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EEOC rules on retiree health benefits

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WASHINGTON (12/28/07)—The Equal Employment Opportunity Commission (EEOC) has issued a controversial new rule that would allow employers who provide retiree health benefits to offer differing treatment to retirees under 65 years old and those above that age. The EEOC in a release issued this week said the rule is intended to “to preserve and protect employer-provided retiree health benefits which are increasingly less available and less generous.” But, the Dec. 27 issue of The New York Times reported, the AARP and other groups that advocate for older Americans criticized the rule that carves out an exemption for retiree health benefits from age discriminiation laws for employers. The AARP projected that 10 million people could be adversely affected by the rule. The EEOC rule clarifies the legality of a practice in which employers coordinate retiree health benefits they provide with Medicare, without having to ensuring that the benefits received by Medicare-eligible retirees are identical to those received by younger retirees. Employers sometimes reduce or eliminate retiree health benefits once Medicare eligibility kicks in. That practice came under fire after a 2000 ruling by the U.S. Court of Appeals for the Third Circuit regarding the Age Discrimination in Employment Act (ADEA). The court held that the ADEA required that the health insurance benefits received by Medicare-eligible retirees be the same, or cost the employer the same, as the health insurance benefits received by younger retirees. The EEOC noted that it had voted to approve this regulation in April 2004, but was blocked from doing so when the AARP filed suit against the commission. The court ultimately issued an opinion, according to the EEOC release, that the rule was “a reasonable, necessary and proper exercise of [EEOC’s] authority.” EEOC Legal Counsel Reed Russell said, “Our rule makes clear that it is lawful for employers to continue to provide retirees with the health benefits they currently receive. Contrary to what some interest groups have erroneously asserted, the rule will not require any cuts to retiree benefits.”

CU examiners schooled on third-party relationships

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ALEXANDRIA, Va.(12/28/07)—On a number of occasions during 2007, the National Credit Union Administration (NCUA) has identified credit union due diligence for third-party relationships as a topic of key interest. The agency has wrapped up the year by posting examiner guidance on the subject. The supervisory letter, “Evaluating Third Party Relationships,” is a summation of guidance on the use of third-party vendors to leverage their ability to provide services to members or customers. Although posted to the NCUA website in late December as Letter to Credit Unions No. 07-CU-13, the guidance to the agency field staff was distributed in October. That is the same month that the agency said an increase of seven full-time equivalent employees would be necessary in 2008, in part, because of plans to increase monitoring of credit union practices that raise potential for safety and soundness issues—including third-party relationships and outsourcing. The NCUA letter recognizes that credit unions use third parties for many types of services, including lending programs, regulatory compliance and electronic delivery. The agency endorsed the value of such relationships, and stated that it does not intend to stifle innovative use of the arrangements to meet members’ needs. “NCUA’s goal is to ensure credit unions clearly understand risks they are undertaking and balance and control those risks considering the credit union’s safety and members’ best interest,” wrote David Marquis, director of the NCUA’s office of examination and supervision. However, the guidance also states that even with proper due diligence procedures, a credit union can only mitigate, rarely eliminate, risks associated with outsourcing. It states that when examiners evaluate third-party arrangements, they should ensure a credit union has addressed the following areas in a way that is commensurate with their size, complexity and risk profile:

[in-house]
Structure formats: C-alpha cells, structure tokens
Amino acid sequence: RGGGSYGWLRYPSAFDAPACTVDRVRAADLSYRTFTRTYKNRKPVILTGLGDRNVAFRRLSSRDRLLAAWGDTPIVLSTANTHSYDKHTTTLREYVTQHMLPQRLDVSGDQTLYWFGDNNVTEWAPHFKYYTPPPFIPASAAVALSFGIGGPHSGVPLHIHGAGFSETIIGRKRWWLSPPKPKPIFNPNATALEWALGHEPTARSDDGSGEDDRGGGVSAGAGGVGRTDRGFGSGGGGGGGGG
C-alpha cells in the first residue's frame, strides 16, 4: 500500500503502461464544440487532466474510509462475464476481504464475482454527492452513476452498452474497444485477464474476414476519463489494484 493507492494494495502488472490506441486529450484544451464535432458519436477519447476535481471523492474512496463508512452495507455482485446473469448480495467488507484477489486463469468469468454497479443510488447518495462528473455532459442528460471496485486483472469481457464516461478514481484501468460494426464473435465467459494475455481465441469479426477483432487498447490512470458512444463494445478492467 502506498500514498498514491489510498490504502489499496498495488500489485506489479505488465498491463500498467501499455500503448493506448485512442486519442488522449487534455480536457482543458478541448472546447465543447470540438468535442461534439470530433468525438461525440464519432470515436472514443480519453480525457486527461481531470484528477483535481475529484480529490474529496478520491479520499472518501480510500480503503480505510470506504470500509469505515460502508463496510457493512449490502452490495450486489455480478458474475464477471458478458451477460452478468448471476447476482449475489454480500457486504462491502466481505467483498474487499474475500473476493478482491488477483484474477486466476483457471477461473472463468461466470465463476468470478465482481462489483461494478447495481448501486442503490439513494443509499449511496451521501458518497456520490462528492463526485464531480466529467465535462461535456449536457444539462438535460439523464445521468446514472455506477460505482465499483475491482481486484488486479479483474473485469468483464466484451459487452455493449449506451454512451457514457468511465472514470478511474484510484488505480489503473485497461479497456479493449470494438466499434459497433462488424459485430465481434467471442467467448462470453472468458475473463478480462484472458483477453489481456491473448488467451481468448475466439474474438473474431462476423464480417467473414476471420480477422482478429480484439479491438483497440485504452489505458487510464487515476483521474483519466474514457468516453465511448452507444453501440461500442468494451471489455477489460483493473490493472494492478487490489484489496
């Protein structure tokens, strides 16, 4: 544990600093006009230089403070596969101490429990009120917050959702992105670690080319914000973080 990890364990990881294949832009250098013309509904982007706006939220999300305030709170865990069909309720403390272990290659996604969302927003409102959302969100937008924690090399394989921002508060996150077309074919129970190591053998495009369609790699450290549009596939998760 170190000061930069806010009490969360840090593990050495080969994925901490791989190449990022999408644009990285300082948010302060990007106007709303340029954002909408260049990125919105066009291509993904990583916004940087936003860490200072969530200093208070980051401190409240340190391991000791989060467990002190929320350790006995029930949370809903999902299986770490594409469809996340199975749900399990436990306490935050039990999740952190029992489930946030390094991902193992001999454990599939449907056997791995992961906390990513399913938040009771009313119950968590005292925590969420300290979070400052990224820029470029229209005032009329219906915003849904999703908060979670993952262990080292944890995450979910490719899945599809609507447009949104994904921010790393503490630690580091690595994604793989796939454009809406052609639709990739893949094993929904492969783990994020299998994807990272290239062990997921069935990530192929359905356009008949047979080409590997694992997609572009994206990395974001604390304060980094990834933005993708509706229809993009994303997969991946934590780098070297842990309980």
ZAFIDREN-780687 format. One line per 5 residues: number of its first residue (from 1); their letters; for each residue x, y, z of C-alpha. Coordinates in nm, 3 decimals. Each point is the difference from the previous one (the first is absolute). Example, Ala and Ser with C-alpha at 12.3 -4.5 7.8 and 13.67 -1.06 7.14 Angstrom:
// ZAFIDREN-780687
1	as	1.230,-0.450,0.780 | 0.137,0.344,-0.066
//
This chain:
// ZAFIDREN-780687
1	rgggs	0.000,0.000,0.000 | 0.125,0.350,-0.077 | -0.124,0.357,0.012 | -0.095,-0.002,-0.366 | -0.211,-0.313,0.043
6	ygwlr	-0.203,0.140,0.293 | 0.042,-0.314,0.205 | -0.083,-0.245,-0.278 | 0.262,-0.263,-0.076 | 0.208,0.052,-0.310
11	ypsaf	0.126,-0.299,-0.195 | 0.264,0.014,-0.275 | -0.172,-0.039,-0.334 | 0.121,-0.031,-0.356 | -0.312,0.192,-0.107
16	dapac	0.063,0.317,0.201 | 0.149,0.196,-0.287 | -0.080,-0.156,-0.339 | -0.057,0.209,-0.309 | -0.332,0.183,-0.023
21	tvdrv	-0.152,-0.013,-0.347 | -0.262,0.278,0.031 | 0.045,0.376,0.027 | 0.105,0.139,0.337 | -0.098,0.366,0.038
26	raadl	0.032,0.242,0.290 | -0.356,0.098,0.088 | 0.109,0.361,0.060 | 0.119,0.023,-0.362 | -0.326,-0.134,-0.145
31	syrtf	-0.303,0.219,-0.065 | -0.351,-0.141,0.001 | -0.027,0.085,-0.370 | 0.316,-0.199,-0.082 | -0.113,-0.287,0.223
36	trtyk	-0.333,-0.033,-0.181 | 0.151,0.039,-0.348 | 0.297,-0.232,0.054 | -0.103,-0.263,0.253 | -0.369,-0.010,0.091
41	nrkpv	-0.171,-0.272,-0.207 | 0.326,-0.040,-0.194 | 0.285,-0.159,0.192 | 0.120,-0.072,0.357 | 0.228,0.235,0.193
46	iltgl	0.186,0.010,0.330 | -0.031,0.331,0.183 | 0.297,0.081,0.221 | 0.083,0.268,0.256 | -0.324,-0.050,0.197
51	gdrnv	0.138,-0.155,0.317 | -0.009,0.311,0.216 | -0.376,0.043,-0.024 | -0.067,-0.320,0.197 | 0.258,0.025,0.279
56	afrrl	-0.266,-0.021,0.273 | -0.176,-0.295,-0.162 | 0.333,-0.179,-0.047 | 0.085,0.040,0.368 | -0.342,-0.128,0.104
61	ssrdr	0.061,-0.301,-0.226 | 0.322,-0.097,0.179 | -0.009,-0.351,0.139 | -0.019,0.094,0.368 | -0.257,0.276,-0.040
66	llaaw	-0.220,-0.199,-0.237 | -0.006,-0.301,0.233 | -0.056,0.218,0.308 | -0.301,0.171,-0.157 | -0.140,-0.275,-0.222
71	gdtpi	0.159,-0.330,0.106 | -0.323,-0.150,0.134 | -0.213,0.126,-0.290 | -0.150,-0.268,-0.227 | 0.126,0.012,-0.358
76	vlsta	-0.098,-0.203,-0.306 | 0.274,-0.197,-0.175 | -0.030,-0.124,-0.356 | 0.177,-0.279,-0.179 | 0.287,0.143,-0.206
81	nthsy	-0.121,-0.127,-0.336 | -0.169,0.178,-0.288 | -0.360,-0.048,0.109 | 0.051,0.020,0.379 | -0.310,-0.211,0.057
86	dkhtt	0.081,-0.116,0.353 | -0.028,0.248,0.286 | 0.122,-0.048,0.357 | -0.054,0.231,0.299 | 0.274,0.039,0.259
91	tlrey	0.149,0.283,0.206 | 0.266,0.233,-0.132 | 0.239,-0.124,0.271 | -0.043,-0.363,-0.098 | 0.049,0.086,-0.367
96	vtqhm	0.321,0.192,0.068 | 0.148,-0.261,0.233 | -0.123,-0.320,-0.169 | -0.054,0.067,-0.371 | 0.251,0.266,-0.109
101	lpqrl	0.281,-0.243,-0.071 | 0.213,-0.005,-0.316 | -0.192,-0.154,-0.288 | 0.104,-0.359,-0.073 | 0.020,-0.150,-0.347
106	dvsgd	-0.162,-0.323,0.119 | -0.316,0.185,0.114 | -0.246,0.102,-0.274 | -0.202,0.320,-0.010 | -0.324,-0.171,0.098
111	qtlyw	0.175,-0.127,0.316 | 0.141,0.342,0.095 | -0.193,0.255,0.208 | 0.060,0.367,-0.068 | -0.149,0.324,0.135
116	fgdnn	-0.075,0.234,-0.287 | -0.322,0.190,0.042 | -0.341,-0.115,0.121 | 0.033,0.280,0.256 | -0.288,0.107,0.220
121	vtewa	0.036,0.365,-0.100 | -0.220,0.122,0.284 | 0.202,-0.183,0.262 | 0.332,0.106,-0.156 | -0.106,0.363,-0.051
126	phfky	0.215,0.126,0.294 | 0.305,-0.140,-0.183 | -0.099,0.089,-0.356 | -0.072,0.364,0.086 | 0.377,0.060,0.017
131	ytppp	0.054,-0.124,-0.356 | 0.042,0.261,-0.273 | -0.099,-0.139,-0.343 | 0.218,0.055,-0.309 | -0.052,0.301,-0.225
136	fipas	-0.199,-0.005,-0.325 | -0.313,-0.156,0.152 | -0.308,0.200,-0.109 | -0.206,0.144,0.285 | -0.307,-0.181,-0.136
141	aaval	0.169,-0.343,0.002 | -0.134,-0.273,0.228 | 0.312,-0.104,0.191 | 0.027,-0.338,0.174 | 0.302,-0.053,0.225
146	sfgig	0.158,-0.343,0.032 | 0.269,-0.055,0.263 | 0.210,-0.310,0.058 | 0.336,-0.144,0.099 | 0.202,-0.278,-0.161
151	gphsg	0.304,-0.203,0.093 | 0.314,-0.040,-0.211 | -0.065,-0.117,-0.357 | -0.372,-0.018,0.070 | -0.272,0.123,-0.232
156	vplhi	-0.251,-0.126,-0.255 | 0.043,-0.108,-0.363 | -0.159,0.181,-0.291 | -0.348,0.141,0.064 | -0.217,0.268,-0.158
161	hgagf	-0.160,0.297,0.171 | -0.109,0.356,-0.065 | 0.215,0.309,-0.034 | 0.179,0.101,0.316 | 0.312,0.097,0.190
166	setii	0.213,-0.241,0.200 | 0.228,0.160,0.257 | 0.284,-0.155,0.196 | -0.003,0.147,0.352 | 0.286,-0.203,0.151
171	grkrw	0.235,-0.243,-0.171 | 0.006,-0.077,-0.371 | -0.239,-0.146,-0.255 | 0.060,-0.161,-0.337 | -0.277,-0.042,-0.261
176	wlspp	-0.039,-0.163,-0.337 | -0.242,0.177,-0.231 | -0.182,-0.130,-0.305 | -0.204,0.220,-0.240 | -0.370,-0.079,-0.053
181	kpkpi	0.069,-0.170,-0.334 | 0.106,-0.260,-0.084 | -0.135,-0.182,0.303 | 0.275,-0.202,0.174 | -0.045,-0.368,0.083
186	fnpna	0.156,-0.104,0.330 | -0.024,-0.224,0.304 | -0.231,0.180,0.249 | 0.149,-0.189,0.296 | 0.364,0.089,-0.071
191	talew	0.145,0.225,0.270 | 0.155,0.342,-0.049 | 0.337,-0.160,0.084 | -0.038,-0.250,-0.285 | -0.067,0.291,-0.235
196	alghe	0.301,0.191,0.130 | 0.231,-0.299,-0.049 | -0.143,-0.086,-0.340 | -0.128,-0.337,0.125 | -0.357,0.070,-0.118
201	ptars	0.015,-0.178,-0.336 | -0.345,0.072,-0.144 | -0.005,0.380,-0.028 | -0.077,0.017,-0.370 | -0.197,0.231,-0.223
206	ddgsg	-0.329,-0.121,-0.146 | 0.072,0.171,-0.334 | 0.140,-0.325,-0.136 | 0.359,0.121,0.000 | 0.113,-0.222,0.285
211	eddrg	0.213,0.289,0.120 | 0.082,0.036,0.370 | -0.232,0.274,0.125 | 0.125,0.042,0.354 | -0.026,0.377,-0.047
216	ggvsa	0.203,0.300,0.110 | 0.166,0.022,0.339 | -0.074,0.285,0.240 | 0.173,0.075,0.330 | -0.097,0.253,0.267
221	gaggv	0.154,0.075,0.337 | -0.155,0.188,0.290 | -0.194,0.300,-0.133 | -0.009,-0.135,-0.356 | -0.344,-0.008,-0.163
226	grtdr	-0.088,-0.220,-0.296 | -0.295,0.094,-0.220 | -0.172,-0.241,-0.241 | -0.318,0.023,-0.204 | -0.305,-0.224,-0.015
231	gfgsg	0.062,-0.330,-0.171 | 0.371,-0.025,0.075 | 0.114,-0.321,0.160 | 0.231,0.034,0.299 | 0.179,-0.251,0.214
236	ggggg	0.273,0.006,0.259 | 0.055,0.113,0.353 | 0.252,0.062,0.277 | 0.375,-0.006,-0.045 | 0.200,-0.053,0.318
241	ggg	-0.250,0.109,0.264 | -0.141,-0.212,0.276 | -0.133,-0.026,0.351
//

* Risk assessment and planning; * Due diligence; and * Risk management, monitoring and control.
The letter expands upon the agency’s expectation of the steps to be taken in each of these areas, and also includes a list of the numerous previous letters NCUA has issued on the importance of risk assessment and due diligence. The Credit Union National Association is studying all guidance on third-party relationships and soon will issue an analysis for credit unions.

Inside Washington (12/27/2007)

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* WASHINGTON (12/28/07)--The Office of Enterprise Housing Oversight (OFHEO) has classified Freddie Mac and reaffirmed Fannie Mae as adequately capitalized as of Sept. 30. Both have released financial results publicly. Fannie reported a 5.9% surplus above the OFHEO requirement, while Freddie Mac’s surplus was 1.7% … * WASHINGTON (12/28/07)--The Small Business Administration (SBA) seeks to increase Export Express’ loan minimum to $350,000 and rid some application paperwork, according to Richard Ginsburg, SBA senior international trade specialist. Export Express is SBA’s export loan program for small businesses. The agency also is working on a marketing strategy that would include outreach to lenders (American Banker Dec. 26). The changes, which aim to make Export Express more attractive, will be effective before Sept. 30, when fiscal year 2008 is complete. If the changes are successful, the program will be permanent …